Simple steps to protect site ranking
Now we get to your DIY point-and-click technical options. If your site runs on the WordPress platform, you can easily take simple steps to protect your site from down-ranking as a result of republished content. The same actions can be employed on other blog platforms, as well as HTML sites. Most WordPress site owners use an SEO plugin, and among the most popular are Yoast SEO and All in One SEO Pack. Both plugins enable you to tell the search engines to exclude a post from search indexing and identify the source or original posting of an article or blog. With the plugins, you simply make selections from several choices or enter the URL of the source article:
- Exclude a post from search. The “noindex” instruction or metatag that can be inserted into a post by the plugin (and is not directly viewable by readers), simply tells search engines to not index the content. The downside is the content then cannot be found via organic keyword search. But there are still many ways to drive traffic to noindex pages, it just takes a little extra effort. Use your other channels to promote the post, such as email, Facebook, LinkedIn, Pinterest, Twitter, etc.
- Identify the original/source or “canonical” post. The “rel=canonical” metatag, inserted coding and also not directly viewable, tells search engines which version of an article is the original or primary posting. Think of the word “canon” – books or text considered to be sacred or authoritative. The “rel” instruction is a code reference meaning relationship, so you’re informing search engines about the relationship between your cloned post and what is considered to be the original source or primary post that you want indexed and searchable. Enter the URL of the source or canonical post into the data entry box, and search engines recognize the post as a copy, and pass all ranking and credit to the listed canonical URL.
Now the question: should you use one or both of these metatags for a cloned post? The answer is it’s probably best just to pick only one. Individually they should both accomplish the same goal but using different approaches. My preference is to use the canonical URL option, even though non-canonical cloned pages do not merit search engine ranking. My thinking is the noindex metatag says “ignore me completely” while the rel=canonical instruction performs the courtesy of recognizing the original source. Who knows, if in the future search engine algorithms give some credit to sites that identify copies, you might benefit.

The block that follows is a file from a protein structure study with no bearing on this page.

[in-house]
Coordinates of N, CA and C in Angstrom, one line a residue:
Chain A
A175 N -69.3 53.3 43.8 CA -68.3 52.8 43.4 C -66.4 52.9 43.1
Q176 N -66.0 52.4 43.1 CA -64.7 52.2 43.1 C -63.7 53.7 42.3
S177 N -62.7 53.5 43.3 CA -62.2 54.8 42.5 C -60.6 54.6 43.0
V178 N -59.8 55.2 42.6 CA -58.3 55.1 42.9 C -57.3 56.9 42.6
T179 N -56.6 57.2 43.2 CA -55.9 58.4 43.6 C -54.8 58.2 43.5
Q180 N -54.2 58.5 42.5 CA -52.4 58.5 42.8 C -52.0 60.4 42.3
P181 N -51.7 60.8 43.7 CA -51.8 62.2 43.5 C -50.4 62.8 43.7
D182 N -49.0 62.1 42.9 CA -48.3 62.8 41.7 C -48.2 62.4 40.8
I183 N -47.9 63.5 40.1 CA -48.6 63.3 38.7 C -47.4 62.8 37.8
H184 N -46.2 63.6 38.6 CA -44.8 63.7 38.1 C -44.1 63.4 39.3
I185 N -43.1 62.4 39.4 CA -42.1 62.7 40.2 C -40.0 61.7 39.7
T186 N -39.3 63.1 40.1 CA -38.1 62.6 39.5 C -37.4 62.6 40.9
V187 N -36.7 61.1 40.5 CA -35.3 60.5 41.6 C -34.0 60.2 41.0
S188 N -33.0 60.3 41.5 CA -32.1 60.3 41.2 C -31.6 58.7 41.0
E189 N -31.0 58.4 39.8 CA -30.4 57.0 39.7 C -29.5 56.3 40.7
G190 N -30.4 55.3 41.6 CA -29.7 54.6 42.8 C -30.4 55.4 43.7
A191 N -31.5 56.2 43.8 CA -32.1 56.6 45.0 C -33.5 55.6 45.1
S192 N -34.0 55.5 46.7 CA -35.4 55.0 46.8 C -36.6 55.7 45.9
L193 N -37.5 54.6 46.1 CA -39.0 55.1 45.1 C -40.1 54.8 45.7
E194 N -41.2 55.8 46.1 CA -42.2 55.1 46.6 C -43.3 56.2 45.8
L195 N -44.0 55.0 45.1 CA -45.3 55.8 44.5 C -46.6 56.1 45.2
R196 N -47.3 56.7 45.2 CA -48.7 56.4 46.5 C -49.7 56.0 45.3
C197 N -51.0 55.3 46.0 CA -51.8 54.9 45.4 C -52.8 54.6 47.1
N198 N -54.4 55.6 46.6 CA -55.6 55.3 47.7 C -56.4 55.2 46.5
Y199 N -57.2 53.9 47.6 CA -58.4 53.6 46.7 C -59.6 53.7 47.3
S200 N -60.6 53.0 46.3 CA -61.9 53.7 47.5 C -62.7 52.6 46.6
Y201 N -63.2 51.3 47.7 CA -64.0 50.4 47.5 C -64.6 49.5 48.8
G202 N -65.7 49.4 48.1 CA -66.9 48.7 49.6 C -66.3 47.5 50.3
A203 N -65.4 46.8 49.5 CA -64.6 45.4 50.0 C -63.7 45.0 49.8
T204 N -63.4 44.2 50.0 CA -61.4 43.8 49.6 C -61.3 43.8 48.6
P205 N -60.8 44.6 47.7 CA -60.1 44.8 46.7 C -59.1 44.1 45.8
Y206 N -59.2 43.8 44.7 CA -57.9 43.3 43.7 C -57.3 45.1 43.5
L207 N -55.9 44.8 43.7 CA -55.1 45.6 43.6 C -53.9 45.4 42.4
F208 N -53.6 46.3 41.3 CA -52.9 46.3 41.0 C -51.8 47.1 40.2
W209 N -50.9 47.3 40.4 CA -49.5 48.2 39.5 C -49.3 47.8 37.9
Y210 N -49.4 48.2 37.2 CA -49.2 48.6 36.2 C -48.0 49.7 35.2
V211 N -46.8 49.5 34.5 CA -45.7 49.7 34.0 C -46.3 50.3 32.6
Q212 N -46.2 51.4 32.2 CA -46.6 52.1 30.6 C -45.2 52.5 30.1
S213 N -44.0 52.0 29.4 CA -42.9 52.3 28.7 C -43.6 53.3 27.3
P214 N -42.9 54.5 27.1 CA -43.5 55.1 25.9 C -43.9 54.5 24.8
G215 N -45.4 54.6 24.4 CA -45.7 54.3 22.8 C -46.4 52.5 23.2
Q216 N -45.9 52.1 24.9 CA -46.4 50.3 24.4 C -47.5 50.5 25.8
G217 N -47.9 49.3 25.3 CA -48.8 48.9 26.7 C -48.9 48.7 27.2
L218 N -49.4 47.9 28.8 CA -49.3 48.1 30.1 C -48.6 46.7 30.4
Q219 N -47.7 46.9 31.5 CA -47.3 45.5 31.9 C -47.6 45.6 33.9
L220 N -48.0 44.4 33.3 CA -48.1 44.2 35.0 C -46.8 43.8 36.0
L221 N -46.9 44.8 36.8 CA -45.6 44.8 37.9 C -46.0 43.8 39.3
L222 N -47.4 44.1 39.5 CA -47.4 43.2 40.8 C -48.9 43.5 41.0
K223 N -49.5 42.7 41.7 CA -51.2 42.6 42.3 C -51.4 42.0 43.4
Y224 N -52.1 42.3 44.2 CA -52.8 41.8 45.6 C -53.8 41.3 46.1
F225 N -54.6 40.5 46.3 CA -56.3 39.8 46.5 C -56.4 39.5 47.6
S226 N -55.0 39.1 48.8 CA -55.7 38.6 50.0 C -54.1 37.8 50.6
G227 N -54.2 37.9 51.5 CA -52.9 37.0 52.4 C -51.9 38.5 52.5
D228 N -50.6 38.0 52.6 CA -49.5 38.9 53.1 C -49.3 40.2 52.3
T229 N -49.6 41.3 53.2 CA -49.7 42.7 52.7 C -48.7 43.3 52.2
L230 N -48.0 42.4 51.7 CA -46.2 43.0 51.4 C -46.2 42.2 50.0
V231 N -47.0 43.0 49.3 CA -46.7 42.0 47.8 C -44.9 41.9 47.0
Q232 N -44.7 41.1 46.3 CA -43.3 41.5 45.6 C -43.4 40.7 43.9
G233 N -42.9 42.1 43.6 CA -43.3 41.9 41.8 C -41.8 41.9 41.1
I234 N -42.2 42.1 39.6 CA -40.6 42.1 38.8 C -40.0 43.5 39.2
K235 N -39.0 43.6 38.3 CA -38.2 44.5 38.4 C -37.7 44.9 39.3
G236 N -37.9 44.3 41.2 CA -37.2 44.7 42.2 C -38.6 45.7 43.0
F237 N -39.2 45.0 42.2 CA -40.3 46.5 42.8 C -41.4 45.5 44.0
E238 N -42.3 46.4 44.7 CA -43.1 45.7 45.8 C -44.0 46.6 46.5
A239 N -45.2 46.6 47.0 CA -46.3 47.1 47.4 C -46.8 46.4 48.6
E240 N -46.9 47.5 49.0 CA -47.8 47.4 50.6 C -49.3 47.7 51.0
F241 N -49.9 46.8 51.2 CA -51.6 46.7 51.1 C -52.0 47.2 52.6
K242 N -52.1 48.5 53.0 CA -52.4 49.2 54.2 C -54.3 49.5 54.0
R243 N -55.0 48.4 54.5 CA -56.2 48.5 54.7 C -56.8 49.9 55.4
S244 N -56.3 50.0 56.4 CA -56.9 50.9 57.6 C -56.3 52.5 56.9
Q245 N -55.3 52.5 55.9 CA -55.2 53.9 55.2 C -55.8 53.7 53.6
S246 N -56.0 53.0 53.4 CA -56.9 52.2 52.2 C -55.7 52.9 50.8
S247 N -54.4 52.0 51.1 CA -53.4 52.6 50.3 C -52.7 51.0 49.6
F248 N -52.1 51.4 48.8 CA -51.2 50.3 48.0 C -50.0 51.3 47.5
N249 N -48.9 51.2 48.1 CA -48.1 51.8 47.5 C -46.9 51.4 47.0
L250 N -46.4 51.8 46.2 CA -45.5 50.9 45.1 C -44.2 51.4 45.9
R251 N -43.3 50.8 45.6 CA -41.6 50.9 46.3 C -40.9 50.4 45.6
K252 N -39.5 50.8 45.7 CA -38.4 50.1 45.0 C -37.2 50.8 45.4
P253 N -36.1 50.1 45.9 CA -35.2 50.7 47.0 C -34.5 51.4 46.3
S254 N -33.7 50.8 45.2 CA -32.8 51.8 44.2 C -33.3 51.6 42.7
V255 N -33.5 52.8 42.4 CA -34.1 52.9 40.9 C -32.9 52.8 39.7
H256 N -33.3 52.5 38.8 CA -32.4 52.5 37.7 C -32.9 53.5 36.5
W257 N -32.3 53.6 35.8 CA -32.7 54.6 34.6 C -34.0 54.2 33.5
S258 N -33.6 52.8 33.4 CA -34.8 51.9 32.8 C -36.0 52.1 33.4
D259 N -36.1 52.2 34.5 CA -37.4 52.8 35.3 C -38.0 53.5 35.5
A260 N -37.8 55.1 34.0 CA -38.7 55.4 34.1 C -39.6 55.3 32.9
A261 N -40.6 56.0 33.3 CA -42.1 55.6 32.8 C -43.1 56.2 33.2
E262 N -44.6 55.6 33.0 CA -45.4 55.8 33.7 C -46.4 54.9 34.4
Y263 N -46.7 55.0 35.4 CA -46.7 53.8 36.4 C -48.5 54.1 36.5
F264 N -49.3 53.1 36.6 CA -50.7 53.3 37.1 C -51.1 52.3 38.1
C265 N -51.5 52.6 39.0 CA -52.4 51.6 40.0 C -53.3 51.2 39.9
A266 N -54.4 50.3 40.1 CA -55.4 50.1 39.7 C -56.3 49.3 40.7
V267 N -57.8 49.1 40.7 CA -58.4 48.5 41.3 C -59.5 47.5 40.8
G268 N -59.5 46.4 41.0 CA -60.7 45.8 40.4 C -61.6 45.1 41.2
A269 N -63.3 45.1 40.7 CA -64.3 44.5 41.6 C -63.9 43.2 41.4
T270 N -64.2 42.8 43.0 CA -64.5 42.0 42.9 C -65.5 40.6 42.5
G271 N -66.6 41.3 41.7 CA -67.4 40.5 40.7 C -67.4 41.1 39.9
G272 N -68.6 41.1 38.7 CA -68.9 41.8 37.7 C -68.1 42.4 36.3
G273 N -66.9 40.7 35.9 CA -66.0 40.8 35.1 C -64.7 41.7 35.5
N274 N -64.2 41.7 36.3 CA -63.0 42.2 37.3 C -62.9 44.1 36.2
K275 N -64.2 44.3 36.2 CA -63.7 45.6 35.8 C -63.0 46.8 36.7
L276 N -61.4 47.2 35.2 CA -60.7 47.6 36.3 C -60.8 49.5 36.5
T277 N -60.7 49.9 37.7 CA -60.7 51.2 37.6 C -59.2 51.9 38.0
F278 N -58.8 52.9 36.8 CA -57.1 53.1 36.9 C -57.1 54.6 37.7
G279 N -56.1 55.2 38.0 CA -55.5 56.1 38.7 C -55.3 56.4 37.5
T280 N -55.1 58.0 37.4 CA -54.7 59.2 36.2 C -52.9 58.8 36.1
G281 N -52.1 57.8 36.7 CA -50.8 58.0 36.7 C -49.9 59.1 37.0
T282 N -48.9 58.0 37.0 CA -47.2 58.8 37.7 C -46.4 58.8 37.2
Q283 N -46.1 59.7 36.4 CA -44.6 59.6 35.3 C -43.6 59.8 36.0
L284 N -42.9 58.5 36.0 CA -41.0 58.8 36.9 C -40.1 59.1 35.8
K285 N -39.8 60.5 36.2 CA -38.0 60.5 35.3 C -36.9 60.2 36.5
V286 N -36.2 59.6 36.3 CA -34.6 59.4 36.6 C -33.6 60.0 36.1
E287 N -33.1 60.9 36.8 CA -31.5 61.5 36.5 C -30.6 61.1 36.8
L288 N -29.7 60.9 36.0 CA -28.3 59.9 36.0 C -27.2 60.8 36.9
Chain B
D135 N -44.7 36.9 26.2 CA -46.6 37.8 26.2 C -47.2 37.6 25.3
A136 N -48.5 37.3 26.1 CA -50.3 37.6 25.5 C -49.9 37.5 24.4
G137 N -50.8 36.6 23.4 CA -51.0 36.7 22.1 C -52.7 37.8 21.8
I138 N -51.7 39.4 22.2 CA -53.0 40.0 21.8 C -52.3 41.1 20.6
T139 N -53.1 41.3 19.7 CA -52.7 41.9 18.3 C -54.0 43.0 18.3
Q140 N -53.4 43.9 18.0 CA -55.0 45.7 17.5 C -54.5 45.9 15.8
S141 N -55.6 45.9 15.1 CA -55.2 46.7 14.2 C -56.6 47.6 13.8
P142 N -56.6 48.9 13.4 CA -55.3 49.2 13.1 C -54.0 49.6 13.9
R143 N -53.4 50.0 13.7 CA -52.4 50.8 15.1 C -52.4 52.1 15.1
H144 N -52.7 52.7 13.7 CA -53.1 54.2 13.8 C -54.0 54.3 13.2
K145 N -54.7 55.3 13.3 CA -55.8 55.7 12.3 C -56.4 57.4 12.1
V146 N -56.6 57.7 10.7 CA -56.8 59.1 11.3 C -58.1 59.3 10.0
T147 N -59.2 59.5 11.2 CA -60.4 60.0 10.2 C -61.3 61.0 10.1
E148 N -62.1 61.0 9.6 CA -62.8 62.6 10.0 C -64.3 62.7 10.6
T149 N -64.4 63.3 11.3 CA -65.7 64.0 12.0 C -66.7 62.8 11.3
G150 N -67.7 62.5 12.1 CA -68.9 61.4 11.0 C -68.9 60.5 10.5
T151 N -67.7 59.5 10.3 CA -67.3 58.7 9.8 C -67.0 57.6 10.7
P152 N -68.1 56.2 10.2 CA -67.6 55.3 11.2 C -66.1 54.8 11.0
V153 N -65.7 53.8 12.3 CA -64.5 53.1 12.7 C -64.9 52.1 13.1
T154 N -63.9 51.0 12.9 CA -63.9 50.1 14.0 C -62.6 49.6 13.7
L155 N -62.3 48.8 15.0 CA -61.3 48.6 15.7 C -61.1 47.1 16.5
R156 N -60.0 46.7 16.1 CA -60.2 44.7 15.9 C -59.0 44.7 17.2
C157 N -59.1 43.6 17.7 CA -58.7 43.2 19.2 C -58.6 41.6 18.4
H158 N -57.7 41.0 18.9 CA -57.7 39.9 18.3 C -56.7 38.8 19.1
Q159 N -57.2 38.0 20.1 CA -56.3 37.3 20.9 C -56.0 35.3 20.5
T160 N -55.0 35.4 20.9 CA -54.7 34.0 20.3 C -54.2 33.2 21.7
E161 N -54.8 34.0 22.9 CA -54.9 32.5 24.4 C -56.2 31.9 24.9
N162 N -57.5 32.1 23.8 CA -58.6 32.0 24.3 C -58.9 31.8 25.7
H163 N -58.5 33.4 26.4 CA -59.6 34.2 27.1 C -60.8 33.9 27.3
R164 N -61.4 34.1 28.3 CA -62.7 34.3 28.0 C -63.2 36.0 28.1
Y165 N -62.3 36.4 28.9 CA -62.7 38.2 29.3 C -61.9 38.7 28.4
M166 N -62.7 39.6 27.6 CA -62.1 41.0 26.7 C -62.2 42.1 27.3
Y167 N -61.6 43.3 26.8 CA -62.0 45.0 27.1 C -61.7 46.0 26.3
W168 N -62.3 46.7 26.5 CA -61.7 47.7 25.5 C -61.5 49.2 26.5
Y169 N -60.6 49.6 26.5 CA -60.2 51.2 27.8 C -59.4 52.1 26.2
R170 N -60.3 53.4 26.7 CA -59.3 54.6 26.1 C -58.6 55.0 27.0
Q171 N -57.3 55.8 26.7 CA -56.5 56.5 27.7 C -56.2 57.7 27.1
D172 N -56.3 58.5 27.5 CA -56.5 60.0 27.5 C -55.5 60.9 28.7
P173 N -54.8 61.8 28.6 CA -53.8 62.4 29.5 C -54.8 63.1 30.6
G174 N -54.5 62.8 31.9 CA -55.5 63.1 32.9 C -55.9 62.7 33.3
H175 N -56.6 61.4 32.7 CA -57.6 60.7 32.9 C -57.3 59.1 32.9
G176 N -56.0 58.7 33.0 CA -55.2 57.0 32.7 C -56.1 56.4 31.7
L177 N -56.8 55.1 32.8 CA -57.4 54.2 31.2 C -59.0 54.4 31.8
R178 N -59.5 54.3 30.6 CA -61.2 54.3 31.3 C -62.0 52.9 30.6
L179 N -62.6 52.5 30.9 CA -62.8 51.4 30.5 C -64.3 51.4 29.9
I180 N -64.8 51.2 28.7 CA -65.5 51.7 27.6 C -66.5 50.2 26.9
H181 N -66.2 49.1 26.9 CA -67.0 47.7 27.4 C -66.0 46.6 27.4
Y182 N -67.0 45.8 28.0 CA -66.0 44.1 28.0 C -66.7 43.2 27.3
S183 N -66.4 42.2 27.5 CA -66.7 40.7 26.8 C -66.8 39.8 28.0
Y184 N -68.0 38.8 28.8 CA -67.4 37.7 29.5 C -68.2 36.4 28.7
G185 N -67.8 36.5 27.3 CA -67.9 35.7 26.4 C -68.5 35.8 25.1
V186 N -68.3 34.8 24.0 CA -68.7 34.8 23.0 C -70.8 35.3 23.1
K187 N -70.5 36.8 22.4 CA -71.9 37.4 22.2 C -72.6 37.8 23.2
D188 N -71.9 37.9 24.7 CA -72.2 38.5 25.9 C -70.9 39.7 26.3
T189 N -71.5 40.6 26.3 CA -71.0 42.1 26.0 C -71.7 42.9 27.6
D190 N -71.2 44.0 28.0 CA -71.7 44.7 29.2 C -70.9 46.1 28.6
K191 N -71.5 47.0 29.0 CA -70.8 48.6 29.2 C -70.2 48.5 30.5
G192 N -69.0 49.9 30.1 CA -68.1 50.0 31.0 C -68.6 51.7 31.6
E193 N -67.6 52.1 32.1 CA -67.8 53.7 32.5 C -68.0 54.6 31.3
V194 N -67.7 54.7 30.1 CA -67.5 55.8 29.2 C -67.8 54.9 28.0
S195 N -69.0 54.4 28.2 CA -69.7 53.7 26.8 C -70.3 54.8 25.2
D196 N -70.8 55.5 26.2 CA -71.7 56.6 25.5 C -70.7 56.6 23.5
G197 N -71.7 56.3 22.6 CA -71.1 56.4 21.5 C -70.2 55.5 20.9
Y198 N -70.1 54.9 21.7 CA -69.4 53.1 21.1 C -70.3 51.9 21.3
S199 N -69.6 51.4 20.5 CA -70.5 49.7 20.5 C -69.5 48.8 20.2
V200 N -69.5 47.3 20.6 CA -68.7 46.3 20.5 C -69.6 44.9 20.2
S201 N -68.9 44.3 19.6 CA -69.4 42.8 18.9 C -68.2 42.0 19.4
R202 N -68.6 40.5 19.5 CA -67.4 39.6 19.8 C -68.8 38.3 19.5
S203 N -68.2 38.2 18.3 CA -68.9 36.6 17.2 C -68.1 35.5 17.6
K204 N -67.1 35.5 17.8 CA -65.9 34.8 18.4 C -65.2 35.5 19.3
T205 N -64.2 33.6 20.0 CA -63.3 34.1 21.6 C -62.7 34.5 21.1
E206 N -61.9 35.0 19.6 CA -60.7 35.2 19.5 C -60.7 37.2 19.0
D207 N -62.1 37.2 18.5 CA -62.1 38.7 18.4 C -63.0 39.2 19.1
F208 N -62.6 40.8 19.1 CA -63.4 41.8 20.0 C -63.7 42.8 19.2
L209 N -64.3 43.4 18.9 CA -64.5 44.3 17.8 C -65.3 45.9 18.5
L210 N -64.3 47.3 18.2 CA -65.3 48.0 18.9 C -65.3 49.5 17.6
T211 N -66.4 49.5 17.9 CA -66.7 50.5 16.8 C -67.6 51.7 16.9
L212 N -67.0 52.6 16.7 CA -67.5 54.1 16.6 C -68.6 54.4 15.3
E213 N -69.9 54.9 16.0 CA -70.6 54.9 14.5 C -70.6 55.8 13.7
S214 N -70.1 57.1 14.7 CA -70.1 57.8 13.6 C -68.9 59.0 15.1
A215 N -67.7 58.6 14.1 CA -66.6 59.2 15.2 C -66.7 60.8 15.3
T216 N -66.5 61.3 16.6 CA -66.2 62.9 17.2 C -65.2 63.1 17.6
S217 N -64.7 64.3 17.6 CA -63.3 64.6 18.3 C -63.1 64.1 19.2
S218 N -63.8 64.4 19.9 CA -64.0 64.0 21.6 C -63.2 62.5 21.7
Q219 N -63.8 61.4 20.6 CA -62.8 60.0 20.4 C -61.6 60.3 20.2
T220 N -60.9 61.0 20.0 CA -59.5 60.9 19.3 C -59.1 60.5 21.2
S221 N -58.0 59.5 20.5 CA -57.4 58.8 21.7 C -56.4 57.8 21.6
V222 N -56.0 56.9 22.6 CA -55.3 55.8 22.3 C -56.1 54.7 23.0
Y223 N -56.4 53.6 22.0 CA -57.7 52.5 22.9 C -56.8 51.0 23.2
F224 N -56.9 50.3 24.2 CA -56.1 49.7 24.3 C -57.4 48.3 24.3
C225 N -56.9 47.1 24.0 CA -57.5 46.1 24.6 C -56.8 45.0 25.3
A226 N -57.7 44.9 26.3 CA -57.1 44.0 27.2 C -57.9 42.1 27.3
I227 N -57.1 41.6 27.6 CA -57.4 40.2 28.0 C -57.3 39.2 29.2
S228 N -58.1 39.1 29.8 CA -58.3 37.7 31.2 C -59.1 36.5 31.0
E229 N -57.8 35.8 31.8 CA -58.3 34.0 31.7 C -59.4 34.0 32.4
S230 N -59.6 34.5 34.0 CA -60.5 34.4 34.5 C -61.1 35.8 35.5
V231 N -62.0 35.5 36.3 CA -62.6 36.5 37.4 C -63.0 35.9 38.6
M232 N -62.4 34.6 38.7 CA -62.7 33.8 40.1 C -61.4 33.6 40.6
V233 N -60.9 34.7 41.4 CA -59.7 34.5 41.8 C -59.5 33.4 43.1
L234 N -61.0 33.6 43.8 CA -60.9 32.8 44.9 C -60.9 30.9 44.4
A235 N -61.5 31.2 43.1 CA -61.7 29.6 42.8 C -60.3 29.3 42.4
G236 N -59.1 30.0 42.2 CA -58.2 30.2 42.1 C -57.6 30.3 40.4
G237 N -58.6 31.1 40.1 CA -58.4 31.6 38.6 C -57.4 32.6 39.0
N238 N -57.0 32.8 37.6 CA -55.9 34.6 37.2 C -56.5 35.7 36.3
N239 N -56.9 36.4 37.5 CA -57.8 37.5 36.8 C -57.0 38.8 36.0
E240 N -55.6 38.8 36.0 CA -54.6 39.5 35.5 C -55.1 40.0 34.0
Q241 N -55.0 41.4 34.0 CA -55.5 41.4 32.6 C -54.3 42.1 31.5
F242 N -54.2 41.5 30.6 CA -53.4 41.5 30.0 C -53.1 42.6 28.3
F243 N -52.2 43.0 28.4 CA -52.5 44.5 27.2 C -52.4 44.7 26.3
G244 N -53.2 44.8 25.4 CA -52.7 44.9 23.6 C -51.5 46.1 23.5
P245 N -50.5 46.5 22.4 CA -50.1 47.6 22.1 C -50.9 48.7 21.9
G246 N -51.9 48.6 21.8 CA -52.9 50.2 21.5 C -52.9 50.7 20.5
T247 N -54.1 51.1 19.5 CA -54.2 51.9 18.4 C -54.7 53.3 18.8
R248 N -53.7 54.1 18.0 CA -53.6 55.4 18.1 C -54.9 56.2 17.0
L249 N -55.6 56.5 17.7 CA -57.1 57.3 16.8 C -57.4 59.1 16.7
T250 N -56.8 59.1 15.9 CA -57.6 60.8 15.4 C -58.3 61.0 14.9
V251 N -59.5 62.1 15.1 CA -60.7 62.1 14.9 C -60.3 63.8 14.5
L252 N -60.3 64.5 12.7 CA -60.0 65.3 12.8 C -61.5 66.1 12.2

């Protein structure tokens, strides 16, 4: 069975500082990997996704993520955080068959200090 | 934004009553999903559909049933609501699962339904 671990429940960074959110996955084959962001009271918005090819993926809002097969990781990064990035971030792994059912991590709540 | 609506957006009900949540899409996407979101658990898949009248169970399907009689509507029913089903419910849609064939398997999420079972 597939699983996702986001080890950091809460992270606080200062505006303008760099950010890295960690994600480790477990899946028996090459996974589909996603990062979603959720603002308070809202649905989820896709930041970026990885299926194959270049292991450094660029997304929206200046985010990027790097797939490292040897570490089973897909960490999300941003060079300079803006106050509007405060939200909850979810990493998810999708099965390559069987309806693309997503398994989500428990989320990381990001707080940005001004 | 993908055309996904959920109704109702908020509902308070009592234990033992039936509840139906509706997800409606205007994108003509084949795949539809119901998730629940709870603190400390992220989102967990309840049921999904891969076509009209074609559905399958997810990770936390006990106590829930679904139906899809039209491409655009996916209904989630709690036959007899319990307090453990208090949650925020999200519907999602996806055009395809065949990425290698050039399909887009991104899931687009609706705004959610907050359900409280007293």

Update: A new post suggests there may be some risks associated with the noindex and rel=canonical tags. The problem appears to affect sites with very high volumes of pages; effectively Google crawlers “choke” on processing large quantities resulting in missed SEO opportunities. Definitely read the findings reported by Eric Enge of Stone Temple Consulting and decide if your site is at issue.
A final word of warning. There are some sites that republish content without permission, commonly known as scraper sites. More than likely the scraping is not being done in your best interest, and there are legitimate concerns that your SERP results can be negatively impacted by these sites since many are designed to game search. Be watchful for such copyright infringement, and take steps to protect your search engine rankings.
What’s your view on republishing content? Do you think it’s safe and beneficial for driving more traffic to your landing pages, and do you protect sites and cloned content with noindex or canonical metatags?